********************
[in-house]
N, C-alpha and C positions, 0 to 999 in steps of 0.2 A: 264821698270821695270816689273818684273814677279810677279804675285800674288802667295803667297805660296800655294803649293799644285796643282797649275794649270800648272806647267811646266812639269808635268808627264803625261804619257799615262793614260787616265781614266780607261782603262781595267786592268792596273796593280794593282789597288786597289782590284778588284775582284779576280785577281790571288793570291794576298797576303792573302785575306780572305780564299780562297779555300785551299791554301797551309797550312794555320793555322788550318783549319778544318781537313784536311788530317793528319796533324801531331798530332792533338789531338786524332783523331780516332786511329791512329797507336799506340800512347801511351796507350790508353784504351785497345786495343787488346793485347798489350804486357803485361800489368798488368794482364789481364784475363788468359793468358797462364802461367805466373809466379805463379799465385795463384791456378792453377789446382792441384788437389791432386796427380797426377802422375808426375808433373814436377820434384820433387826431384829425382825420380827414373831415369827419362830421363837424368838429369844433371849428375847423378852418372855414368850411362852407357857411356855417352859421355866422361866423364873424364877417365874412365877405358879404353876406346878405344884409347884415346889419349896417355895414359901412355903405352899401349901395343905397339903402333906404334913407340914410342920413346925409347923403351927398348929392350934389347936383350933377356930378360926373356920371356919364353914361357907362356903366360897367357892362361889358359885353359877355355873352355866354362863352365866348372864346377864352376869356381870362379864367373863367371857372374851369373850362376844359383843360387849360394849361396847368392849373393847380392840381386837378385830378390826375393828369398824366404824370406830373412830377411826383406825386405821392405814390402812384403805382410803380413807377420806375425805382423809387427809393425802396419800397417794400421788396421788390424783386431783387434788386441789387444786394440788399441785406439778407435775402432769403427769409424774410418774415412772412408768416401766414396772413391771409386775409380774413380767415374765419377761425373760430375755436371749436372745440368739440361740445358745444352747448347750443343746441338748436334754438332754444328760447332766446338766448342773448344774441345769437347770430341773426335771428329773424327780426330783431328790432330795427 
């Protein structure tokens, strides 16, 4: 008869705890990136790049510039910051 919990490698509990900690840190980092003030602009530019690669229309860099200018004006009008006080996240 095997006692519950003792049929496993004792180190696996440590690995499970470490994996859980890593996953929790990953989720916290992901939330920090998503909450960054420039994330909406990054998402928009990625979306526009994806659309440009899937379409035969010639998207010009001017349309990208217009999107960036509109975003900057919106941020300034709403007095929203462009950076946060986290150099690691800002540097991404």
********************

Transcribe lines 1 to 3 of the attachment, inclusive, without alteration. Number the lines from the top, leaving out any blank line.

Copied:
[in-house]
N, C-alpha and C positions, 0 to 999 in steps of 0.2 A: 264821698270821695270816689273818684273814677279810677279804675285800674288802667295803667297805660296800655294803649293799644285796643282797649275794649270800648272806647267811646266812639269808635268808627264803625261804619257799615262793614260787616265781614266780607261782603262781595267786592268792596273796593280794593282789597288786597289782590284778588284775582284779576280785577281790571288793570291794576298797576303792573302785575306780572305780564299780562297779555300785551299791554301797551309797550312794555320793555322788550318783549319778544318781537313784536311788530317793528319796533324801531331798530332792533338789531338786524332783523331780516332786511329791512329797507336799506340800512347801511351796507350790508353784504351785497345786495343787488346793485347798489350804486357803485361800489368798488368794482364789481364784475363788468359793468358797462364802461367805466373809466379805463379799465385795463384791456378792453377789446382792441384788437389791432386796427380797426377802422375808426375808433373814436377820434384820433387826431384829425382825420380827414373831415369827419362830421363837424368838429369844433371849428375847423378852418372855414368850411362852407357857411356855417352859421355866422361866423364873424364877417365874412365877405358879404353876406346878405344884409347884415346889419349896417355895414359901412355903405352899401349901395343905397339903402333906404334913407340914410342920413346925409347923403351927398348929392350934389347936383350933377356930378360926373356920371356919364353914361357907362356903366360897367357892362361889358359885353359877355355873352355866354362863352365866348372864346377864352376869356381870362379864367373863367371857372374851369373850362376844359383843360387849360394849361396847368392849373393847380392840381386837378385830378390826375393828369398824366404824370406830373412830377411826383406825386405821392405814390402812384403805382410803380413807377420806375425805382423809387427809393425802396419800397417794400421788396421788390424783386431783387434788386441789387444786394440788399441785406439778407435775402432769403427769409424774410418774415412772412408768416401766414396772413391771409386775409380774413380767415374765419377761425373760430375755436371749436372745440368739440361740445358745444352747448347750443343746441338748436334754438332754444328760447332766446338766448342773448344774441345769437347770430341773426335771428329773424327780426330783431328790432330795427 
């Protein structure tokens, strides 16, 4: 008869705890990136790049510039910051 919990490698509990900690840190980092003030602009530019690669229309860099200018004006009008006080996240 095997006692519950003792049929496993004792180190696996440590690995499970470490994996859980890593996953929790990953989720916290992901939330920090998503909450960054420039994330909406990054998402928009990625979306526009994806659309440009899937379409035969010639998207010009001017349309990208217009999107960036509109975003900057919106941020300034709403007095929203462009950076946060986290150099690691800002540097991404």